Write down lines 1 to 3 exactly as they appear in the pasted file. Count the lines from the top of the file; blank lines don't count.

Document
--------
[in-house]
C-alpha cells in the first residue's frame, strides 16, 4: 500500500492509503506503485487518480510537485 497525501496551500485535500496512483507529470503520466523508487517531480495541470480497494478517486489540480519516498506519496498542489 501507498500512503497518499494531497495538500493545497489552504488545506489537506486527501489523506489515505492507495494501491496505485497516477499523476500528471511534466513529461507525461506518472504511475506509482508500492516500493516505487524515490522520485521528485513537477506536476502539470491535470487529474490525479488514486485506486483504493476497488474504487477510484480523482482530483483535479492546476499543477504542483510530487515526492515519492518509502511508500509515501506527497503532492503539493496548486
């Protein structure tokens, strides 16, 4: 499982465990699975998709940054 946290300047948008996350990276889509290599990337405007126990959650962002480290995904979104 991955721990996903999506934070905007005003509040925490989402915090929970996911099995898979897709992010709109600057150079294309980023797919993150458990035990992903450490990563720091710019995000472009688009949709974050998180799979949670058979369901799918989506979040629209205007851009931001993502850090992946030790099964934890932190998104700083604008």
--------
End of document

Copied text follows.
[in-house]
C-alpha cells in the first residue's frame, strides 16, 4: 500500500492509503506503485487518480510537485 497525501496551500485535500496512483507529470503520466523508487517531480495541470480497494478517486489540480519516498506519496498542489 501507498500512503497518499494531497495538500493545497489552504488545506489537506486527501489523506489515505492507495494501491496505485497516477499523476500528471511534466513529461507525461506518472504511475506509482508500492516500493516505487524515490522520485521528485513537477506536476502539470491535470487529474490525479488514486485506486483504493476497488474504487477510484480523482482530483483535479492546476499543477504542483510530487515526492515519492518509502511508500509515501506527497503532492503539493496548486
């Protein structure tokens, strides 16, 4: 499982465990699975998709940054 946290300047948008996350990276889509290599990337405007126990959650962002480290995904979104 991955721990996903999506934070905007005003509040925490989402915090929970996911099995898979897709992010709109600057150079294309980023797919993150458990035990992903450490990563720091710019995000472009688009949709974050998180799979949670058979369901799918989506979040629209205007851009931001993502850090992946030790099964934890932190998104700083604008």